By David Meer, Edward C. Landry and Samrat Sharma, partners at Strategy&
Consumer packaged goods (CPG) companies have a big problem: They have almost no idea which of their new products will end up being popular with consumers. Despite big data, heavy investment in innovation and efficient R&D, failure rates for new products have hovered at 60 percent for years. Two-thirds of new product concepts don’t even launch.
What’s more, although CPG companies are extremely good at the early stages of innovation—creating new product ideas in promising growth areas—and at the later stages of testing and commercializing concepts, there’s a conspicuous hole in the middle of the process. They don’t have a clear grasp of which combinations of features, packaging, price, and even labeling will persuade consumers to make a purchase.
There’s a way to fill that hole, but it won’t be easy. Based on our experience, we think it will require progress in three key (and intertwined) areas. None of the three will work without the other two, and all will compel CPG executives to rethink aspects of their traditional business model.
First, companies need to adopt dynamic modeling to gauge various combinations of features. When companies test a product concept today, they’re limited by the relative primitiveness of the tools available to them. Testing a preset combination of options (for example, cinnamon-flavored cookies, in 6-ounce individual packages, at 79 cents per pack) produces a basic thumbs-up or thumbs-down assessment as to whether the product will be financially viable. However, the results apply only to that combination. If you change one element, the test results become much less useful. Worse, the testing is expensive and time-consuming, with turnaround times that are measured in months, which makes testing every single combination impossible.
Companies should be able to test various combinations more dynamically, adjusting the flavor profile, pack size, price, labeling, distribution channel, and any other aspect of the value proposition—even the brand name. Developing a simulation model that can evaluate a wide range of scenarios by altering the various elements and seeing how each factor affects the outcome while the product is still in the development stage is an effective way of doing so.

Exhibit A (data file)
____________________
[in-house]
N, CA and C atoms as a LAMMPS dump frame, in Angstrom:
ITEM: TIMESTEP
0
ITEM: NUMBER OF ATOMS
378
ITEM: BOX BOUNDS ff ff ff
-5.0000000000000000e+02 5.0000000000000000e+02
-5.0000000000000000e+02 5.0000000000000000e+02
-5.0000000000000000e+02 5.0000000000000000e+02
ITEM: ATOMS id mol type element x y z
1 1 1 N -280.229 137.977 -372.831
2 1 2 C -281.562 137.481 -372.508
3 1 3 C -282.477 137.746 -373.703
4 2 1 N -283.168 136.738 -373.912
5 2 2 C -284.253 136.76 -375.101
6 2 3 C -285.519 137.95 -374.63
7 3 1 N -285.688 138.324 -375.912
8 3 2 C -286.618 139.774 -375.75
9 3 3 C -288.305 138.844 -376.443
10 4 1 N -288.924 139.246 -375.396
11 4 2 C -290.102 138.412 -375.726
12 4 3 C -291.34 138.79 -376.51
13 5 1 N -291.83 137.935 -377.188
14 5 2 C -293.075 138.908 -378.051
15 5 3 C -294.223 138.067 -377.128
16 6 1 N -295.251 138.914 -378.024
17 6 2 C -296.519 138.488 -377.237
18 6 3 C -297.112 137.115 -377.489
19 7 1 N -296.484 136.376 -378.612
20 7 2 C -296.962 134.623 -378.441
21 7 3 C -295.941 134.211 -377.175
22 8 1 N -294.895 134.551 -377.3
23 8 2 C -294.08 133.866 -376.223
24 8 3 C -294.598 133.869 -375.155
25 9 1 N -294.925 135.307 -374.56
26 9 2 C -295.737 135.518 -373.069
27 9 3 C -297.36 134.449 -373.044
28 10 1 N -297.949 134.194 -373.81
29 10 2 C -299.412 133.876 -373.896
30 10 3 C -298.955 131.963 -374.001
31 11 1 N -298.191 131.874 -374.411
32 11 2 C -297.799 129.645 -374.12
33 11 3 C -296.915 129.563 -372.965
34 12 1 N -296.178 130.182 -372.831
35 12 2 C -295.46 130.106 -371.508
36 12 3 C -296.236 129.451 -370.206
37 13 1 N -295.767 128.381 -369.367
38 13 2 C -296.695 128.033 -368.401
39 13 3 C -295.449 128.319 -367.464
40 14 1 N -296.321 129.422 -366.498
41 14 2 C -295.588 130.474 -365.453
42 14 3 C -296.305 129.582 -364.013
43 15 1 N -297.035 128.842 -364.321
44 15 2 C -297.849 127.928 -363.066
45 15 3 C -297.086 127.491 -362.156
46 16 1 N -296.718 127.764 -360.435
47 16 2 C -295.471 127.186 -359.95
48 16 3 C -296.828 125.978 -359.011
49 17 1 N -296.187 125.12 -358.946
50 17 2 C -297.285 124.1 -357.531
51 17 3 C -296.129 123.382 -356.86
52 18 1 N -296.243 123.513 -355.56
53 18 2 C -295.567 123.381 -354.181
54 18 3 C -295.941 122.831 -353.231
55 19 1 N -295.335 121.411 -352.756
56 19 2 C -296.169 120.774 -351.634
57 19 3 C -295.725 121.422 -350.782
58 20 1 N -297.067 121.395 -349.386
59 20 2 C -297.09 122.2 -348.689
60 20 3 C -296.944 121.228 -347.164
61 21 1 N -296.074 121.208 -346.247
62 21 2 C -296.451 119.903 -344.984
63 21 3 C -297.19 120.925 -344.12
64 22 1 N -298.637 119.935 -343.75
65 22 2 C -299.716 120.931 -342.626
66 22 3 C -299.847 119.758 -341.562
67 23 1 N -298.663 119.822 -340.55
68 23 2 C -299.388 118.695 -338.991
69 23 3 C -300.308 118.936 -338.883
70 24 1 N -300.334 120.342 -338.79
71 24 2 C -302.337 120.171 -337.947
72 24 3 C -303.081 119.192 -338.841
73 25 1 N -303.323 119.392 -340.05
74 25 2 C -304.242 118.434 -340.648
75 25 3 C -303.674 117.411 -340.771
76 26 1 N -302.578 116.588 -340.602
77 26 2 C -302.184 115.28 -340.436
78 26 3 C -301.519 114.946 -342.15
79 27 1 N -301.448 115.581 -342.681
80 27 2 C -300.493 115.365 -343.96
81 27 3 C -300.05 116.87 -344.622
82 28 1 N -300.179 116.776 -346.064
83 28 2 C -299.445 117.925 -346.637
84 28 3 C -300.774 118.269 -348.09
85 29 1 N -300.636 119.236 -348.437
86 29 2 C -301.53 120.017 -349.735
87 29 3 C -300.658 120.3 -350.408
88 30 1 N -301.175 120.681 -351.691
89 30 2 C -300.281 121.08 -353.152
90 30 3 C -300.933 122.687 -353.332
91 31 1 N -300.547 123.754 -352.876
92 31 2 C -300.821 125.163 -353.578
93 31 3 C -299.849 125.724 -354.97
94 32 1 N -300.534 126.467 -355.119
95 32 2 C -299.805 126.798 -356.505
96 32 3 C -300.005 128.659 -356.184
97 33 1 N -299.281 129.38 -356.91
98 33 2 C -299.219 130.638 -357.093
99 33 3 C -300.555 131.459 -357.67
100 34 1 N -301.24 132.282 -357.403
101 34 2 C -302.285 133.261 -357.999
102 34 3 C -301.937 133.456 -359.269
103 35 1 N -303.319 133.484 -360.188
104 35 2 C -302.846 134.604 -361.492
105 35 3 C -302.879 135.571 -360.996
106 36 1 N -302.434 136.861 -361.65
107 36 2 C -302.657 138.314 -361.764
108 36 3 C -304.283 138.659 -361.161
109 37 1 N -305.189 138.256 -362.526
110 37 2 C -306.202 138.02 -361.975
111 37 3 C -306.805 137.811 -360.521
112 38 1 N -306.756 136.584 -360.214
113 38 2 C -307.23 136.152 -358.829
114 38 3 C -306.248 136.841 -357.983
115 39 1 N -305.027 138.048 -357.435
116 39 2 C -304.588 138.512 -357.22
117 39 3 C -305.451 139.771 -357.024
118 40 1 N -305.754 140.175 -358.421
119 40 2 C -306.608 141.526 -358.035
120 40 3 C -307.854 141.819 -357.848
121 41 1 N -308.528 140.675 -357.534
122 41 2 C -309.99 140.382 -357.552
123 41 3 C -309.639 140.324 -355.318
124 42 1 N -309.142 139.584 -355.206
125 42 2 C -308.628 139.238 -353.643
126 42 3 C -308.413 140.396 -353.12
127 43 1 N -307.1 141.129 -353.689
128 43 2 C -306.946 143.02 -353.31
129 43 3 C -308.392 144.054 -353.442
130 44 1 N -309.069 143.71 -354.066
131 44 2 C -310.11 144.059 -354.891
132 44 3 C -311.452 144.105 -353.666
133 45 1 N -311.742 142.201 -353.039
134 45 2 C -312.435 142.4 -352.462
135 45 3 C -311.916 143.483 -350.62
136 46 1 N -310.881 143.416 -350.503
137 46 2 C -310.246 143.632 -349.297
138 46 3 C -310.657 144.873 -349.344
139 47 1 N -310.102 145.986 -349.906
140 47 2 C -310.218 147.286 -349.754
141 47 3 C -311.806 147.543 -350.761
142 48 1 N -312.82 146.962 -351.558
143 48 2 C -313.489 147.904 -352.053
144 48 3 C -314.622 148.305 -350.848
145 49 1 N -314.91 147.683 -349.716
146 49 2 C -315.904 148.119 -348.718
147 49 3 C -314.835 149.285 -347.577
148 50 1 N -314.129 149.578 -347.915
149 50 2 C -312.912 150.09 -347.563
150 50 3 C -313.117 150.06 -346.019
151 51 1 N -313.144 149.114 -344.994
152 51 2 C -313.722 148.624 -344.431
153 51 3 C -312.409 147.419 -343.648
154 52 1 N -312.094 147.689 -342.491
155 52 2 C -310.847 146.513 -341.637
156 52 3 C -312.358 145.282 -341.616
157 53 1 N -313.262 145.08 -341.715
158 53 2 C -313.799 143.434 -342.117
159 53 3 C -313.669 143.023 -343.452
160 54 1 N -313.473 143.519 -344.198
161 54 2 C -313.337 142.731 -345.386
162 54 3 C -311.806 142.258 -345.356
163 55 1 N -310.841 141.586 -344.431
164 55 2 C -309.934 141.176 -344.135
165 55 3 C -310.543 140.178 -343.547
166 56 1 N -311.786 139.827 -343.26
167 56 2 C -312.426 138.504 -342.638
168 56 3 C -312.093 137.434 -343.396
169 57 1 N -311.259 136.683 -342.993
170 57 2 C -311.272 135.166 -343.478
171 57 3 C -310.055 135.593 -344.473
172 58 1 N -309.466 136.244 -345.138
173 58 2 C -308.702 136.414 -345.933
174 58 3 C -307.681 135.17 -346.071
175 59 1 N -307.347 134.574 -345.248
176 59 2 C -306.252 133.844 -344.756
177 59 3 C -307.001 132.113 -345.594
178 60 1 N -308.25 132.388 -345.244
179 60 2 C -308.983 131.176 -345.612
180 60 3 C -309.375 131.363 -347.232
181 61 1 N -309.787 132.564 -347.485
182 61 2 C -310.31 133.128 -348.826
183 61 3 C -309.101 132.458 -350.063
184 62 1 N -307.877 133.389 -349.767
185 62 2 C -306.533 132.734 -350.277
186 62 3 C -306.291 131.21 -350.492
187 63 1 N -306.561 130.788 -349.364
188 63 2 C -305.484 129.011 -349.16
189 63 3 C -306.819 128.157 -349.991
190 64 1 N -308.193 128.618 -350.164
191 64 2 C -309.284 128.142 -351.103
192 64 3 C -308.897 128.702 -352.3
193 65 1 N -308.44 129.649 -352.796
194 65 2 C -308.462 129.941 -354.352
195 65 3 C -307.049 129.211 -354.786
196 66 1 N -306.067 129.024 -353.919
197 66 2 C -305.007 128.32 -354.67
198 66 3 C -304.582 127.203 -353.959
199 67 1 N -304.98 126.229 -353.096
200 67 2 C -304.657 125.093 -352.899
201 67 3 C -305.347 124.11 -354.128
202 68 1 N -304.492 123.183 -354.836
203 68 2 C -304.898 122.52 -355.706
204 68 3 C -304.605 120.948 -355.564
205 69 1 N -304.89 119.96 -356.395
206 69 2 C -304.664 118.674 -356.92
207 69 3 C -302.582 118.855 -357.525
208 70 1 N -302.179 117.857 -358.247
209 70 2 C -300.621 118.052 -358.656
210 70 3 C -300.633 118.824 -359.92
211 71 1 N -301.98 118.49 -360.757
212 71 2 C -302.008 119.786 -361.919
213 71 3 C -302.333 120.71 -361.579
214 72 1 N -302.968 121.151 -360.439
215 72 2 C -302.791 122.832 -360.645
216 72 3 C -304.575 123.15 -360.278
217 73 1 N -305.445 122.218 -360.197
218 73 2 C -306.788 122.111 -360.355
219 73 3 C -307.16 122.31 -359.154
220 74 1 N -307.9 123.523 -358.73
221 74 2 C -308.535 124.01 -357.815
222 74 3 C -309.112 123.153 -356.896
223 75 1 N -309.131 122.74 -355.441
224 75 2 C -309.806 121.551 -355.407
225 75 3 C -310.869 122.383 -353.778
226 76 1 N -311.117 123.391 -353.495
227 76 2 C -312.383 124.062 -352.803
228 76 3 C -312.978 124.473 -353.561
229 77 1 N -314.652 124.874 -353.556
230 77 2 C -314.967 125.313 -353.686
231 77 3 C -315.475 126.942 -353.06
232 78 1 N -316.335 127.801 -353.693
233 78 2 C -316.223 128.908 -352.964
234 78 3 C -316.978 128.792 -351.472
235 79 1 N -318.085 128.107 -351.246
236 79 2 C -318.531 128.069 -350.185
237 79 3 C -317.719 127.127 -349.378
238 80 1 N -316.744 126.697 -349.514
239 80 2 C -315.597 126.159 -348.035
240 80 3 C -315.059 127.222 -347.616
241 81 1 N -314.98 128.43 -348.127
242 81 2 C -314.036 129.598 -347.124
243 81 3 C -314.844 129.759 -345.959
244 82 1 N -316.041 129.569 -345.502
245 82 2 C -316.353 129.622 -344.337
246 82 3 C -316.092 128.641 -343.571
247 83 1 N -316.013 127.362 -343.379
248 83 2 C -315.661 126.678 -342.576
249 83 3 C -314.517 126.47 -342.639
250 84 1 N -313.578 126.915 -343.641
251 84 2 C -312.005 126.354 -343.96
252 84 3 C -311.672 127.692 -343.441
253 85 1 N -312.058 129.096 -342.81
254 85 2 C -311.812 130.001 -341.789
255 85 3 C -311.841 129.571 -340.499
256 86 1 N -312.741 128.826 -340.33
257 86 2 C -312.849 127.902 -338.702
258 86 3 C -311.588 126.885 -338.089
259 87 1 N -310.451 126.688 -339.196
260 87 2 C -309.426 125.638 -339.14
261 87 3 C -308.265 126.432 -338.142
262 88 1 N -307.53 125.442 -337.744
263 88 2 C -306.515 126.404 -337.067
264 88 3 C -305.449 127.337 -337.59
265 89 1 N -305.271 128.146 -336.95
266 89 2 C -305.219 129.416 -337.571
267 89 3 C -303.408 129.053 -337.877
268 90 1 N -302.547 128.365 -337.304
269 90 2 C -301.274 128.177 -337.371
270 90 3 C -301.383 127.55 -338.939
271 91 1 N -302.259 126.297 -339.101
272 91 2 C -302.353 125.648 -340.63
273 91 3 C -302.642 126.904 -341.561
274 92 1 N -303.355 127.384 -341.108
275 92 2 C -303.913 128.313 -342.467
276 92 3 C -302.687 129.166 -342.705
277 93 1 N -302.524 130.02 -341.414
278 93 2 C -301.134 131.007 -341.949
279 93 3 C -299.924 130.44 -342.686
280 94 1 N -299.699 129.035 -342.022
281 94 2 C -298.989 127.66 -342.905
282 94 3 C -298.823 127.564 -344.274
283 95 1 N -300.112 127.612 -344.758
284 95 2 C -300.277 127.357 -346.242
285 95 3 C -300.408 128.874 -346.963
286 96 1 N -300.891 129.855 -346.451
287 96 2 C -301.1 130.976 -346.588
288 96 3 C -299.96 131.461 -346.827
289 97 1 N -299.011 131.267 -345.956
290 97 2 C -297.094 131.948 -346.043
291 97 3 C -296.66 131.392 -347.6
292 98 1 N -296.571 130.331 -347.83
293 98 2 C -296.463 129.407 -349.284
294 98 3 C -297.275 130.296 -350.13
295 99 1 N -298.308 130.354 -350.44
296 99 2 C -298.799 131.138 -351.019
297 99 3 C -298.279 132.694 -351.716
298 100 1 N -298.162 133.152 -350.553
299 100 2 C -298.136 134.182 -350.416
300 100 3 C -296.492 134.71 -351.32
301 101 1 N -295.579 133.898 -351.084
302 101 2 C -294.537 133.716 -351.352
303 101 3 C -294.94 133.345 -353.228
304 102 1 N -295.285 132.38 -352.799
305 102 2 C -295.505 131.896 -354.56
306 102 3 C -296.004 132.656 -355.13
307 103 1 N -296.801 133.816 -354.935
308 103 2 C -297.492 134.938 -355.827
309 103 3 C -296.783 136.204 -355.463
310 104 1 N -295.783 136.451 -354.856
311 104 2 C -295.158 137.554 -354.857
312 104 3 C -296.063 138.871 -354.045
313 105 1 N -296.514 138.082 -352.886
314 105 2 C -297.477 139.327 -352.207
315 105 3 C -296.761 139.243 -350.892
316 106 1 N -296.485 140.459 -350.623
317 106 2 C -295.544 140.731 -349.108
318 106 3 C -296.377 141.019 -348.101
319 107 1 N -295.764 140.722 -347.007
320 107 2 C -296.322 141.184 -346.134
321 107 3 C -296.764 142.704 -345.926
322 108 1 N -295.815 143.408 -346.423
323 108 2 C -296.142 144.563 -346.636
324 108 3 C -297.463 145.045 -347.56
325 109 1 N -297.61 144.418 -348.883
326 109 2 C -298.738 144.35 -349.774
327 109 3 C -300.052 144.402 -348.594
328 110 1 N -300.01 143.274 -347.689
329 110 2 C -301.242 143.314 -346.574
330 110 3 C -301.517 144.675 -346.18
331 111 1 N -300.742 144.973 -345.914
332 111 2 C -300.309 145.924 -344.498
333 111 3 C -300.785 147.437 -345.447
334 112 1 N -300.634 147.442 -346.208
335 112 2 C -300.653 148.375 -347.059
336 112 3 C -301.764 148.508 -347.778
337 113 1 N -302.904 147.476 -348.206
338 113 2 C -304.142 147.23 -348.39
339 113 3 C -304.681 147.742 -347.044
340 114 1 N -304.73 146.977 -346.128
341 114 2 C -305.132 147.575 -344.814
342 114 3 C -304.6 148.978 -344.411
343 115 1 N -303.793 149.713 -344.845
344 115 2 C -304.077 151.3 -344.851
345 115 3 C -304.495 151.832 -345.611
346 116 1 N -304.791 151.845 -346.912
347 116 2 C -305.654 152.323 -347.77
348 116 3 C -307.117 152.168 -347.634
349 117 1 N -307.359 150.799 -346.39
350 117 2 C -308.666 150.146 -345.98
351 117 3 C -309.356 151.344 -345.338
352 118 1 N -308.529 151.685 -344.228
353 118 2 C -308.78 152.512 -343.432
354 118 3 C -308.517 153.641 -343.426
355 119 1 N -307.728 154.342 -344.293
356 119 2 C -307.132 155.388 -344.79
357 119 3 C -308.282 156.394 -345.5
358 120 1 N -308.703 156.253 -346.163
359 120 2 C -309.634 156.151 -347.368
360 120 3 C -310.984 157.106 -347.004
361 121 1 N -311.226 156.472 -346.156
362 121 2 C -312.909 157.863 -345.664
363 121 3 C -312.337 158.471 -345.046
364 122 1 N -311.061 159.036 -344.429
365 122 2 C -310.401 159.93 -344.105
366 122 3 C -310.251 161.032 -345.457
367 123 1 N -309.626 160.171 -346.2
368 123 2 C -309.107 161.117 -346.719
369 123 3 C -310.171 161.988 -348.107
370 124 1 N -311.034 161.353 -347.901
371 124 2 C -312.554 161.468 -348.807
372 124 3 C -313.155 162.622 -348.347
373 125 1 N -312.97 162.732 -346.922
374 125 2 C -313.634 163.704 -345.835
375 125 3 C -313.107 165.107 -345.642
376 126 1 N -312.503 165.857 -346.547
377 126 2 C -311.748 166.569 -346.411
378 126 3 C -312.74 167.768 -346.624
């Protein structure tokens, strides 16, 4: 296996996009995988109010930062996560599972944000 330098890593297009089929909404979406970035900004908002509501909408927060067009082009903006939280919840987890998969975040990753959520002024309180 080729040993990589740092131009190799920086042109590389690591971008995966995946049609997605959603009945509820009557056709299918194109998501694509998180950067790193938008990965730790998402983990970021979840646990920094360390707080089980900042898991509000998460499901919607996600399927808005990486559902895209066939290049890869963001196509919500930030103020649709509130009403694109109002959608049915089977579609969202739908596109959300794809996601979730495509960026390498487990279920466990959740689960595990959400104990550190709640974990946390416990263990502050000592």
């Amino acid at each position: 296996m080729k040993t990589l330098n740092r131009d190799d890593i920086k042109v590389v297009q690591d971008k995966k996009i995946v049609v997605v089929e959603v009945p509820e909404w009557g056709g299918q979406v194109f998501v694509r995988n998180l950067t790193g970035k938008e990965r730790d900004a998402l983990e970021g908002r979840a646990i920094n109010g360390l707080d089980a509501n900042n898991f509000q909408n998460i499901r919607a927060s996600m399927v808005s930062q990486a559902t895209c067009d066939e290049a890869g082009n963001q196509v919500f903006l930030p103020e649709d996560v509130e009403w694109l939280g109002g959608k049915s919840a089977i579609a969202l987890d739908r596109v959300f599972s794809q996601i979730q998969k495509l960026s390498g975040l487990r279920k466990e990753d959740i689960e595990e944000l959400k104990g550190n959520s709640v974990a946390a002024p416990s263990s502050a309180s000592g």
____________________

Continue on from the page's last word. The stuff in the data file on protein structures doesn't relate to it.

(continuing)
How much more would consumers pay for low-calorie cinnamon cookies? Would they prefer 8-ounce packs? And should the cookies be sold at a convenience store, a big-box retailer, a warehouse store, or online (or all of the above)? The right model would break such product propositions into their component parts, reassemble them in novel ways, and estimate demand for the new combinations. This in turn would require detailed data on which features consumers value, how much they’re willing to pay for those features, and where they’re willing to make trade-offs.
In addition, simulation models need to deliver more actionable results. Rather than providing just a basic yes or no, the results must break down revenue, volume and margin contribution. If a new product is going to take market share from another player, the model should let the company know where that share will be coming from, at what price, and through which channels. The model should also indicate how much volume is incremental and how much is simply cannibalizing the company’s other offerings in the same category.
Second, companies have to develop priorities based on their capabilities. Companies don’t start product development with a blank sheet of paper. They have critical advantages in areas where they focus their investments and attention; other areas can be either outsourced or set aside. For example, some companies are good at developing new flavor profiles, and can easily launch spin-off products (adding toffee to the cinnamon cookies, for instance). Others are good at packaging innovations or cost reductions that lower prices. Still others have strong distribution capabilities, and can get products into new store formats quickly. Whatever its strengths, a company should prioritize its innovation ideas accordingly.
Finally, companies need to make organizational shifts to put these insights into action. CPG companies need to reorient their org charts so that the innovation function collaborates more directly with marketing, sales and the supply chain during product development. Many companies think that these four functions collaborate already. But the truth is that they work from different perspectives, with varying definitions of success and incentives, and at different stages in a product’s development. Innovation wants to get new products from the drawing board to market, while marketing is busy trying to get consumers to open their wallets. Sales focuses on persuading retailers to give new products shelf space, which in turn can help stimulate consumer demand. And the goal of the supply chain is to maximize efficiency and minimize process proliferation. The objectives overlap, but they’re not identical. As a result, products in development can travel far down the tracks before problems surface.
CPG companies would do better to use the insights they generate in the first step (through dynamic modeling) and the priorities they establish in the second (understanding their capabilities) to create a common set of facts and objectives that all four functions can agree on. In some cases, this will mean restructuring lines of authority, incentives and other aspects of the organization. A dramatic step? Yes. But it's necessary if companies are to make sure that these critical functions are working together.